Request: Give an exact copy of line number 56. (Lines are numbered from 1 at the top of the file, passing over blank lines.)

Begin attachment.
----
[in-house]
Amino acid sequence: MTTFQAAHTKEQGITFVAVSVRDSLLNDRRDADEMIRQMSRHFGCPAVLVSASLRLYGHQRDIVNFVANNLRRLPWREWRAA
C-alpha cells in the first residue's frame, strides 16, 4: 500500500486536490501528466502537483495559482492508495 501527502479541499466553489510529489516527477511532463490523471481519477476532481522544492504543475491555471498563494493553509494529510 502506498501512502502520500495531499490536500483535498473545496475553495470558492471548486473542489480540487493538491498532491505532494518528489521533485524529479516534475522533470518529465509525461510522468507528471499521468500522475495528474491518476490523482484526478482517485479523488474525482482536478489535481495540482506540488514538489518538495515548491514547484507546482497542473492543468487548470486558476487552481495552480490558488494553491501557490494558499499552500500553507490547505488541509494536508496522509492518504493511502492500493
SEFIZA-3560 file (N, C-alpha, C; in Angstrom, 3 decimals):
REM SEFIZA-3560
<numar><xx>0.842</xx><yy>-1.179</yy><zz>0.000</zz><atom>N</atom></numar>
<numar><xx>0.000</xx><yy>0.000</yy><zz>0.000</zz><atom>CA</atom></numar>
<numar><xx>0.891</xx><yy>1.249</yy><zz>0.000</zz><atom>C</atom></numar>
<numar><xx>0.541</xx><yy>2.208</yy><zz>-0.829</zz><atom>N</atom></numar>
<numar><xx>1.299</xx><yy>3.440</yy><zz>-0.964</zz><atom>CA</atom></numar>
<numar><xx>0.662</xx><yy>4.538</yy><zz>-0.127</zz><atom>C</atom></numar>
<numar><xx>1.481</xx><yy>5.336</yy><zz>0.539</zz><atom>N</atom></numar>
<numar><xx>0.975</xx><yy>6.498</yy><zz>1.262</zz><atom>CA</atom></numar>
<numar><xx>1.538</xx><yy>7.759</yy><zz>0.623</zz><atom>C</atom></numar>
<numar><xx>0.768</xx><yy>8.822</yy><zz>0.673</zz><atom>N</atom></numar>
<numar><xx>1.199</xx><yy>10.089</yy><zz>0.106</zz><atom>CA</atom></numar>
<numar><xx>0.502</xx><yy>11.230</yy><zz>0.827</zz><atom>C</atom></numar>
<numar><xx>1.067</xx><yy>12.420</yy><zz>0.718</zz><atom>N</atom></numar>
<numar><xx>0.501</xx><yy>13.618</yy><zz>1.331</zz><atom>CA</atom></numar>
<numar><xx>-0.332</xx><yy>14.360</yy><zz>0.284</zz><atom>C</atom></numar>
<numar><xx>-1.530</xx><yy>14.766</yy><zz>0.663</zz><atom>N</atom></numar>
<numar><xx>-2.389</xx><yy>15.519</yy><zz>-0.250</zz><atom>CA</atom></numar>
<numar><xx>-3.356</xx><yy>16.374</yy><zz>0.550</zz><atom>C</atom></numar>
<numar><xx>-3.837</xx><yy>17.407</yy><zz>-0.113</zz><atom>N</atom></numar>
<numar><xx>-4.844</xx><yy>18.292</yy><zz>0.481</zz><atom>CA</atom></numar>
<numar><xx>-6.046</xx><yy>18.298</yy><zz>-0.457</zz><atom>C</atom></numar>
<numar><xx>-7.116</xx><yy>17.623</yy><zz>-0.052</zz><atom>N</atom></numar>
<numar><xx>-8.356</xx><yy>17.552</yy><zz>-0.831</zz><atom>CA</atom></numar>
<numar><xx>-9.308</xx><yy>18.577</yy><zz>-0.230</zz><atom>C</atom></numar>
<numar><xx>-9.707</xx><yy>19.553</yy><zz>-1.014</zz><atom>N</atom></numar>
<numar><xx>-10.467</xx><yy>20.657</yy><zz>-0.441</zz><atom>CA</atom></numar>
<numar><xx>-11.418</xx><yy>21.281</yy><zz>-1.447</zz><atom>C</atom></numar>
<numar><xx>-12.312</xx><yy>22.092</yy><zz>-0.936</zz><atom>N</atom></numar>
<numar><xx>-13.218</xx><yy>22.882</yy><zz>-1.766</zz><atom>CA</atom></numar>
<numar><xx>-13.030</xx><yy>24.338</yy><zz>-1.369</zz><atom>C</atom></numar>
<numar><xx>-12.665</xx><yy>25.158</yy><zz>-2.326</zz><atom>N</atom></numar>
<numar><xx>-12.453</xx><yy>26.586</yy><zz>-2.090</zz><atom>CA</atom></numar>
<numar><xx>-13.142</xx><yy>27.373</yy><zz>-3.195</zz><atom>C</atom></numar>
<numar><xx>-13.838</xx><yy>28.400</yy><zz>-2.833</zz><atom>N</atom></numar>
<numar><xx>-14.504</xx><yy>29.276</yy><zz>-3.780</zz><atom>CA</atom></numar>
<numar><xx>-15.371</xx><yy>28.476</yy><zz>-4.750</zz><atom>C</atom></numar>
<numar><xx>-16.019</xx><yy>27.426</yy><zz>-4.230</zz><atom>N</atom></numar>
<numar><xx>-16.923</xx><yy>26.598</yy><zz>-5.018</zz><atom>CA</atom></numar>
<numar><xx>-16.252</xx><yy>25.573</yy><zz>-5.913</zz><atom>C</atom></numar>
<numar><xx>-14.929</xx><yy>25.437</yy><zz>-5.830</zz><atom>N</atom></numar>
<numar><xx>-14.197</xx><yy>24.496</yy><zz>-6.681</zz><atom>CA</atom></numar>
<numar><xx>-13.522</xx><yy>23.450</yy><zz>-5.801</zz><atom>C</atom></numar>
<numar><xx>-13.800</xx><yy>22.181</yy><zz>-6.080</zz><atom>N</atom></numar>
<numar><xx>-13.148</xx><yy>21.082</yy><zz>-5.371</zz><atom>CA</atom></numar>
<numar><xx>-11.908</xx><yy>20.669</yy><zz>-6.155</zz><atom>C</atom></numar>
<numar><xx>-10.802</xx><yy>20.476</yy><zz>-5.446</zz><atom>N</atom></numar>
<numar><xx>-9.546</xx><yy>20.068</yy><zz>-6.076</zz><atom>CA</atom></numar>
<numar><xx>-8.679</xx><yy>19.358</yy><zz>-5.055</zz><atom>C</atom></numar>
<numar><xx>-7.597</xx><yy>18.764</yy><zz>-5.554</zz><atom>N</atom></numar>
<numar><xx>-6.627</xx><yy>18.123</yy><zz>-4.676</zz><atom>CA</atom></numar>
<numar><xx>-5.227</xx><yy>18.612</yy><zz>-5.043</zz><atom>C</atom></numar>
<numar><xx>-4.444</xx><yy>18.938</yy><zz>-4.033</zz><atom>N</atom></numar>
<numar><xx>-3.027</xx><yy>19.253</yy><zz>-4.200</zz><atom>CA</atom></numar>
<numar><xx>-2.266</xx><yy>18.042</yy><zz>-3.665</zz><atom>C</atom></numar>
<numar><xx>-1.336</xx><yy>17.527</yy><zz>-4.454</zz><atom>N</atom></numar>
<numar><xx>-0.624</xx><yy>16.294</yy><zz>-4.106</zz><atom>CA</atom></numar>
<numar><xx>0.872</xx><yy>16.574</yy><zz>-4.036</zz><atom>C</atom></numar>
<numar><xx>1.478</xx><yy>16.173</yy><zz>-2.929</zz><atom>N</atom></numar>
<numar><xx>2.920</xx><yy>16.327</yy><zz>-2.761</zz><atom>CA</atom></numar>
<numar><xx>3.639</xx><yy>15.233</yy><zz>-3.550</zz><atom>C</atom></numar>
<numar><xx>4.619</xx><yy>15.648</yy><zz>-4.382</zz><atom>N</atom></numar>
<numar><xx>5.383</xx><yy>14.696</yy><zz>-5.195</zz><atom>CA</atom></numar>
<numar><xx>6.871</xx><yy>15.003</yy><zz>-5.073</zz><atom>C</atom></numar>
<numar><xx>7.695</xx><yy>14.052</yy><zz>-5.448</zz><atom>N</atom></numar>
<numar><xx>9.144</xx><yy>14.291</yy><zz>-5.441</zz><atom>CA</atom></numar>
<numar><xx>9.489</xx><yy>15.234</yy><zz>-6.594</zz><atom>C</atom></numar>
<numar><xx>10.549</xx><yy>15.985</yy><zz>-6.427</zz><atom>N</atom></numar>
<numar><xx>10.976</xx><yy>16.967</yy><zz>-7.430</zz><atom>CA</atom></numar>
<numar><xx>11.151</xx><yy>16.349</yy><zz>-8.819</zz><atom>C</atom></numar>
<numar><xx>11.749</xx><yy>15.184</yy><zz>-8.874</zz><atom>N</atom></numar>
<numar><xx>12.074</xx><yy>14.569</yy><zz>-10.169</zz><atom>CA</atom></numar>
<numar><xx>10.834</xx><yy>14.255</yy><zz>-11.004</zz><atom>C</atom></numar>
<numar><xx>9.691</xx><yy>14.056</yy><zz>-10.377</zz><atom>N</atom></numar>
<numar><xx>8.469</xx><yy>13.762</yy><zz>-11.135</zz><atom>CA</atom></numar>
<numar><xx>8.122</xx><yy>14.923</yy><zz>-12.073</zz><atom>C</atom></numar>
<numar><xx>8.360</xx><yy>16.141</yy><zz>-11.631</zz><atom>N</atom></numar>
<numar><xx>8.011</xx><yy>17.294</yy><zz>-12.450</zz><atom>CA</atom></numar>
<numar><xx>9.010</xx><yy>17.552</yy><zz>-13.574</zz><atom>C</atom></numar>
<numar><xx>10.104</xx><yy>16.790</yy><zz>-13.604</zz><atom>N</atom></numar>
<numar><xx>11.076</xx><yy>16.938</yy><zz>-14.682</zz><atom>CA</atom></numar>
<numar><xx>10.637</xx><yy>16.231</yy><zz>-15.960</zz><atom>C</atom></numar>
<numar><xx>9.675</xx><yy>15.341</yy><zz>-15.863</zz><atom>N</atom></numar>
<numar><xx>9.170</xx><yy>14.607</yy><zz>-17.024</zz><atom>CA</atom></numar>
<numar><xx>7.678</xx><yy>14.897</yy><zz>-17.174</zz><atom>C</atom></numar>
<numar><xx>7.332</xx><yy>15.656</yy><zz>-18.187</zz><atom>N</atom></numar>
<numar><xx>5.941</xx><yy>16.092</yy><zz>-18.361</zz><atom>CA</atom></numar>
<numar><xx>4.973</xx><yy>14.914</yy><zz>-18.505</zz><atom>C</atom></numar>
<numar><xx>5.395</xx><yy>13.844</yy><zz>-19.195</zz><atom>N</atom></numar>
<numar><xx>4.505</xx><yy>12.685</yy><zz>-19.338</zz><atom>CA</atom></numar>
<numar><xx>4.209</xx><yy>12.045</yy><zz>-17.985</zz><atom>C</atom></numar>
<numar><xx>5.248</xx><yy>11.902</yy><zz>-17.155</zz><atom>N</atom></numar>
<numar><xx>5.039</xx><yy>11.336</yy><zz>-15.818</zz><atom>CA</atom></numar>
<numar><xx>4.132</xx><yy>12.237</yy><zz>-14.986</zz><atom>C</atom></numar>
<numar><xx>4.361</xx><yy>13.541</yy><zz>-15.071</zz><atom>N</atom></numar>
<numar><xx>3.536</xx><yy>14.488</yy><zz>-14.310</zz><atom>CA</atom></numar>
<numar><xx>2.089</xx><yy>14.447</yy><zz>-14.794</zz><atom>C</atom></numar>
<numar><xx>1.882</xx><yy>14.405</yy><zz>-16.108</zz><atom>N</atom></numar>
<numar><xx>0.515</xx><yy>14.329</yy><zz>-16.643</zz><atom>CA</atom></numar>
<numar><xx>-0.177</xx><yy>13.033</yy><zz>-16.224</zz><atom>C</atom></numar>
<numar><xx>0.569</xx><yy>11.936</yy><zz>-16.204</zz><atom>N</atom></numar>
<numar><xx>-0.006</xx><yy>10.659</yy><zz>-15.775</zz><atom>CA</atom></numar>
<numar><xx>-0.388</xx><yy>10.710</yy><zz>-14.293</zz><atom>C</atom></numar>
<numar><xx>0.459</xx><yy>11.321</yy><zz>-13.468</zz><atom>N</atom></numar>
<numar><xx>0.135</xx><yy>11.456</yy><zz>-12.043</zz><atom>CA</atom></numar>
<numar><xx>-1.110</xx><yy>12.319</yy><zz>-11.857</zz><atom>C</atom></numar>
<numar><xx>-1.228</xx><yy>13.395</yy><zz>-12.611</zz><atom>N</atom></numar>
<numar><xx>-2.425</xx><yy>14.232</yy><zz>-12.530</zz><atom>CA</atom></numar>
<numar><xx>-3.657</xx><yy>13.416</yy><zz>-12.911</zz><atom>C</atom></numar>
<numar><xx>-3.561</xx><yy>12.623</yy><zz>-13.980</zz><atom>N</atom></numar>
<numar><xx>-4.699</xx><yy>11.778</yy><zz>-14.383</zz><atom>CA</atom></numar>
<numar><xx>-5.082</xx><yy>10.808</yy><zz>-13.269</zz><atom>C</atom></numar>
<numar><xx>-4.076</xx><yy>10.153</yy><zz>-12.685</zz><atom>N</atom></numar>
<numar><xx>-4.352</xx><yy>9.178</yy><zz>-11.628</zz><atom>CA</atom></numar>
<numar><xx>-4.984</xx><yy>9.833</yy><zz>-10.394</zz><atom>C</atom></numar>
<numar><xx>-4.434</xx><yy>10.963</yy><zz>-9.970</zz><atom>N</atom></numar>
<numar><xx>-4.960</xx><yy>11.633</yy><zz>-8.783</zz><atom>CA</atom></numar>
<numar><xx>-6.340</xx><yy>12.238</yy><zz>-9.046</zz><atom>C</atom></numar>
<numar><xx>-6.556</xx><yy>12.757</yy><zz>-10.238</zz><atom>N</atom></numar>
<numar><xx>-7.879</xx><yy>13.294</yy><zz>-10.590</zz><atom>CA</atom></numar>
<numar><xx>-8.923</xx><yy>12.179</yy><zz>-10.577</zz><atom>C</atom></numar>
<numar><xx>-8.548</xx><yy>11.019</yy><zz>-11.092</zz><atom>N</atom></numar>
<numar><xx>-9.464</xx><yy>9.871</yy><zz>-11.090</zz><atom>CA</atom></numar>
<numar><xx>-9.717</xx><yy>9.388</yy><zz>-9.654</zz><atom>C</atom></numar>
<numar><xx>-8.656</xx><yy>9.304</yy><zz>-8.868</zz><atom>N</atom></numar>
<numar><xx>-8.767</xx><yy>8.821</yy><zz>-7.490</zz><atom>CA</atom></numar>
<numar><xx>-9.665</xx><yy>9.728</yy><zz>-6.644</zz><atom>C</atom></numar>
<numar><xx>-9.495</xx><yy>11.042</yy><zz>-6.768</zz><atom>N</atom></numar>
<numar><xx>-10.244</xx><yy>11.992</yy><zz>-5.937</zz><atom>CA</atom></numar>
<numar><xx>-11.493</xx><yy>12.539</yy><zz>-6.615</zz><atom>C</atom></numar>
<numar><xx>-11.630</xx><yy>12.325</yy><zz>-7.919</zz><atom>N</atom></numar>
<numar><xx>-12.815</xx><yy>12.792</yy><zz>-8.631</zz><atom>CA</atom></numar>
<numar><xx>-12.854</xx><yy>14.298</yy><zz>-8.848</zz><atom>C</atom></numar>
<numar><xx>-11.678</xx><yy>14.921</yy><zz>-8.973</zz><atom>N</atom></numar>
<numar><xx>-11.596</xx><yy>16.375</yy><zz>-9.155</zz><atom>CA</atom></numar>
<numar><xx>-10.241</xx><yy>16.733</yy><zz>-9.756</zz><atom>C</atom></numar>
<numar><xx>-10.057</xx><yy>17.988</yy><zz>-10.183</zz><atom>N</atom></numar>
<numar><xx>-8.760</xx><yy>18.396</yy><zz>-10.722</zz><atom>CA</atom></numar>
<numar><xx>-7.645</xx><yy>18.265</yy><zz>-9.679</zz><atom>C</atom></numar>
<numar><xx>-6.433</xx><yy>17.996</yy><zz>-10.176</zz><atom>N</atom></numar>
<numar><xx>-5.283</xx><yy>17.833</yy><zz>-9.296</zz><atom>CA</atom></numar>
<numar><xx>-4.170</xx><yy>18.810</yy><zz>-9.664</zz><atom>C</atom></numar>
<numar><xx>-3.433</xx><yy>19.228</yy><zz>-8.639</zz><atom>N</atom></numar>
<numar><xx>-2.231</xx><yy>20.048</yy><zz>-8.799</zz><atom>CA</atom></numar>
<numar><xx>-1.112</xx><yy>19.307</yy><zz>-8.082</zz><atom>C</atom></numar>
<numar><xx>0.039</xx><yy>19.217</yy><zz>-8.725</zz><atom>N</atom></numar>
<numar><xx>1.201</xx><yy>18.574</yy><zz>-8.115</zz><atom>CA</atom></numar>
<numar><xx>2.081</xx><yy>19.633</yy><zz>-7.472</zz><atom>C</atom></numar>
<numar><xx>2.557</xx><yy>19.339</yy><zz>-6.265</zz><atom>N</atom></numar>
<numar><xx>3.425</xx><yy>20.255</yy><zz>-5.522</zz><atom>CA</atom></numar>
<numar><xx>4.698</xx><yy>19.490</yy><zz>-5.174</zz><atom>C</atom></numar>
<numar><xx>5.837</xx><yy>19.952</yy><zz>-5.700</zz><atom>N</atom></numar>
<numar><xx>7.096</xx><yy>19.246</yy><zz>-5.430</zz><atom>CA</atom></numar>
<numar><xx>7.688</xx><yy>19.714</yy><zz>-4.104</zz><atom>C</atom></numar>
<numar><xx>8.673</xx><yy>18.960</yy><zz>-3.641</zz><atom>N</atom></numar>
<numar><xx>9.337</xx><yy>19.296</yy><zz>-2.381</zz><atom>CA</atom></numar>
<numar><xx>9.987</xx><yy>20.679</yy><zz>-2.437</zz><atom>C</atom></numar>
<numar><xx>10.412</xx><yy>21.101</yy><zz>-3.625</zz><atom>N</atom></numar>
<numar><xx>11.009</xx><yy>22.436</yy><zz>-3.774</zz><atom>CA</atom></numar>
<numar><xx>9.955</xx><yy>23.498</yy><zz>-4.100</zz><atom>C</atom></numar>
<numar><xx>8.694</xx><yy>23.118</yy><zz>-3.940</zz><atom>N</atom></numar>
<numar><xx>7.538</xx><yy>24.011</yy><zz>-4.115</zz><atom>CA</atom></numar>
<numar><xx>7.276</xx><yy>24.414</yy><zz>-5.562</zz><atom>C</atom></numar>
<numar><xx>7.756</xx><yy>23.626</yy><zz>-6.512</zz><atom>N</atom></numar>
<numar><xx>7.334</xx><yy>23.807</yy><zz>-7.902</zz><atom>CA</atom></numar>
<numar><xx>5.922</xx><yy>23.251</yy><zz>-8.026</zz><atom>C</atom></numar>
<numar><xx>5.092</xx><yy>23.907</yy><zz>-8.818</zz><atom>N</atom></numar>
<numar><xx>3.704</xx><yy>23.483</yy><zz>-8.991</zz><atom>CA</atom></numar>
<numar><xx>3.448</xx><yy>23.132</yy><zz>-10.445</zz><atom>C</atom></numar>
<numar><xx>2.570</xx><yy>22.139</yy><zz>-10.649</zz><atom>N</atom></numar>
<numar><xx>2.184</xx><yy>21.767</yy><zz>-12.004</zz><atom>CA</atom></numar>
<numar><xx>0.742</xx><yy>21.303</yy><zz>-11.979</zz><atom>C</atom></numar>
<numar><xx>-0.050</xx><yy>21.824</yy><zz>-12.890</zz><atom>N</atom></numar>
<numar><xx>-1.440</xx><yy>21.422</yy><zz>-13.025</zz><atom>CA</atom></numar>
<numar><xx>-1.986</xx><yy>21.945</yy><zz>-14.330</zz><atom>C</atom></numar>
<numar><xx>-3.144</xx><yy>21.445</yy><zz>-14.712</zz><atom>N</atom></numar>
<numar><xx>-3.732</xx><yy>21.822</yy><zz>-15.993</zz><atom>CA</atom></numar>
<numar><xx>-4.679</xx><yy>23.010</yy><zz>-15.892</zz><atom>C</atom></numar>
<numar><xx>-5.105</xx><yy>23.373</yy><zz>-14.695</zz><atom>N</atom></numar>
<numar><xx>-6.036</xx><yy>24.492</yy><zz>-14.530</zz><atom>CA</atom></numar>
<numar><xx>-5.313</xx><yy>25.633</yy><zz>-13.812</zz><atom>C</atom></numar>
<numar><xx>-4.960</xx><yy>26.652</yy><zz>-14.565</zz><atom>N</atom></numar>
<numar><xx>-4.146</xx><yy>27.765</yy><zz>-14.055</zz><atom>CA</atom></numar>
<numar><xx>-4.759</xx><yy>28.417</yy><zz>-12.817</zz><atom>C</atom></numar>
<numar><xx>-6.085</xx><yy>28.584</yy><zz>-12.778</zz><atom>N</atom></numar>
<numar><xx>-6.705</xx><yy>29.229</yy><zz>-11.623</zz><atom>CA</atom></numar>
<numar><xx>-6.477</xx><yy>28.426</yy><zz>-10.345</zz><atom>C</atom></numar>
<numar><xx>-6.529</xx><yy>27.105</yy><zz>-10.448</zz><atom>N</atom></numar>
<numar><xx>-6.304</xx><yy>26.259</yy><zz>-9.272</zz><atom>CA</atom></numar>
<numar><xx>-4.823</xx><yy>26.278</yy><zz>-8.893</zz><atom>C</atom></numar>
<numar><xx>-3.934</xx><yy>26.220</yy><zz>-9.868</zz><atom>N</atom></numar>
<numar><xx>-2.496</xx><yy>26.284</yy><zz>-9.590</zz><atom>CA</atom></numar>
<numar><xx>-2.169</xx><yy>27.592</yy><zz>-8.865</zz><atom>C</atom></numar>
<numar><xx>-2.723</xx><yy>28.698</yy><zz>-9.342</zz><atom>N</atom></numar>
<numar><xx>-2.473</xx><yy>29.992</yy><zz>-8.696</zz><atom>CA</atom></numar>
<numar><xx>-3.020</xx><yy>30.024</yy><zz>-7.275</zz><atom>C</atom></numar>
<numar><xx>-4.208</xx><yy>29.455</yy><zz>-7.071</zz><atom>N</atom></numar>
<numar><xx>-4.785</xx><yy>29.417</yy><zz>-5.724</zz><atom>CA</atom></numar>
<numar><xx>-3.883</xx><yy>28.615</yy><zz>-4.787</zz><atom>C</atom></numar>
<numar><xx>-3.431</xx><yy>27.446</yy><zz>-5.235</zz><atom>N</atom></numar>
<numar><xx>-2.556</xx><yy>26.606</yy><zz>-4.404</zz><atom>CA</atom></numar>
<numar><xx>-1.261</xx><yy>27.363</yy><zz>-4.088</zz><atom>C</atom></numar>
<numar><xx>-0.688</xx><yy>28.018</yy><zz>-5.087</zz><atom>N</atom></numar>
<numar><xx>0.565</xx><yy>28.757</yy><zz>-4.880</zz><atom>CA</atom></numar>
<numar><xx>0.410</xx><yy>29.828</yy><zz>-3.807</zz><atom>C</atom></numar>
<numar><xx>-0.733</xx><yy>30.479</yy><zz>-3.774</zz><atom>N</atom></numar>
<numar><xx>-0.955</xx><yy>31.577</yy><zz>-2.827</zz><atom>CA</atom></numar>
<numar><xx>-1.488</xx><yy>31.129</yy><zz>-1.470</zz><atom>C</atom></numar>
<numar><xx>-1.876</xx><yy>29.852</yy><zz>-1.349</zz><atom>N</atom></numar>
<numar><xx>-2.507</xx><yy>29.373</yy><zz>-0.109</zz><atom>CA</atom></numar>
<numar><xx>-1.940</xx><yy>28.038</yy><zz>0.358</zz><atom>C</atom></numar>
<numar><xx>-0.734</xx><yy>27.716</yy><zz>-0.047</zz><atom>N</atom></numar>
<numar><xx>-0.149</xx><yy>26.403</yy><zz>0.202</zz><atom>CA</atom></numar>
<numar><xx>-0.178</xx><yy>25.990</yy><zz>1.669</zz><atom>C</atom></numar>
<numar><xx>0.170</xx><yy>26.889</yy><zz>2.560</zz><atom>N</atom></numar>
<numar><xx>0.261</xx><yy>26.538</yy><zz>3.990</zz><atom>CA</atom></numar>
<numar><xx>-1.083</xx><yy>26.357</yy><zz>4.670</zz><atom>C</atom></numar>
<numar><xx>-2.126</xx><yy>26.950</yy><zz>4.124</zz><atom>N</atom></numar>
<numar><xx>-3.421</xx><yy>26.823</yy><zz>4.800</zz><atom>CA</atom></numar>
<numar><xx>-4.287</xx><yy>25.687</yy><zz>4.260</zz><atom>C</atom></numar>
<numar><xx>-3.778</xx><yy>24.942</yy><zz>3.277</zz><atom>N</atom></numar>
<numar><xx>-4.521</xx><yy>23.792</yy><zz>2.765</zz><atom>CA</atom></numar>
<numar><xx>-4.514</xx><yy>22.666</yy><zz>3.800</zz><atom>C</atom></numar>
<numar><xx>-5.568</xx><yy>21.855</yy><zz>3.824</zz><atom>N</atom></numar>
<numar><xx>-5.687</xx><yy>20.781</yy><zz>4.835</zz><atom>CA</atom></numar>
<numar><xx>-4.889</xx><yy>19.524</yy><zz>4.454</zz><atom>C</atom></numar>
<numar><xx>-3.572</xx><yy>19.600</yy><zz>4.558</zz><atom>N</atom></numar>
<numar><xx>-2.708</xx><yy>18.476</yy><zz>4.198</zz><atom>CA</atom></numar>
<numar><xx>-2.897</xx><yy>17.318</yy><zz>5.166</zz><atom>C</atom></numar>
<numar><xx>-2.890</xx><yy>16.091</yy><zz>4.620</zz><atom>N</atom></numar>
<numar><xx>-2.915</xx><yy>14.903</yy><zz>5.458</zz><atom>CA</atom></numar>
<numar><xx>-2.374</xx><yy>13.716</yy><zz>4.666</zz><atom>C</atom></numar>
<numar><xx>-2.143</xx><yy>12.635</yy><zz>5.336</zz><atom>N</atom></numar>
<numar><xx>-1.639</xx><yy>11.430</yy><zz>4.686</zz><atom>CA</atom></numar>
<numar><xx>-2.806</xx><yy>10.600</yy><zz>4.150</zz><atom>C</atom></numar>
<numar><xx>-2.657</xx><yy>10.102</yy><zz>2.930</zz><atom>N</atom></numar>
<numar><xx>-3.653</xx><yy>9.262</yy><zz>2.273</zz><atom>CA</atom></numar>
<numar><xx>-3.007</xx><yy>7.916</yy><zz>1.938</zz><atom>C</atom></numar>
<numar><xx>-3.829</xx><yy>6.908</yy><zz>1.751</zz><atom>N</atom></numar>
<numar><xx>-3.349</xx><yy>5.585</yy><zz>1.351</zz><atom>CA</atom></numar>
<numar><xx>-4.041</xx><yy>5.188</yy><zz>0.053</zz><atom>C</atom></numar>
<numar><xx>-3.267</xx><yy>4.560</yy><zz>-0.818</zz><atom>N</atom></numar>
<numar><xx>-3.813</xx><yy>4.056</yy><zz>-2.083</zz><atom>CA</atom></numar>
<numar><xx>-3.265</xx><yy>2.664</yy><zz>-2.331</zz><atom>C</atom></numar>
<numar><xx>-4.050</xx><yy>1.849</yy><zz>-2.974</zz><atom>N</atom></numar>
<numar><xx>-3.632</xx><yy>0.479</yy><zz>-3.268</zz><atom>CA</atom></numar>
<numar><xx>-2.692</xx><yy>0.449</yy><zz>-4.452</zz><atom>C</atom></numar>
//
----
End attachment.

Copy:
<numar><xx>-5.227</xx><yy>18.612</yy><zz>-5.043</zz><atom>C</atom></numar>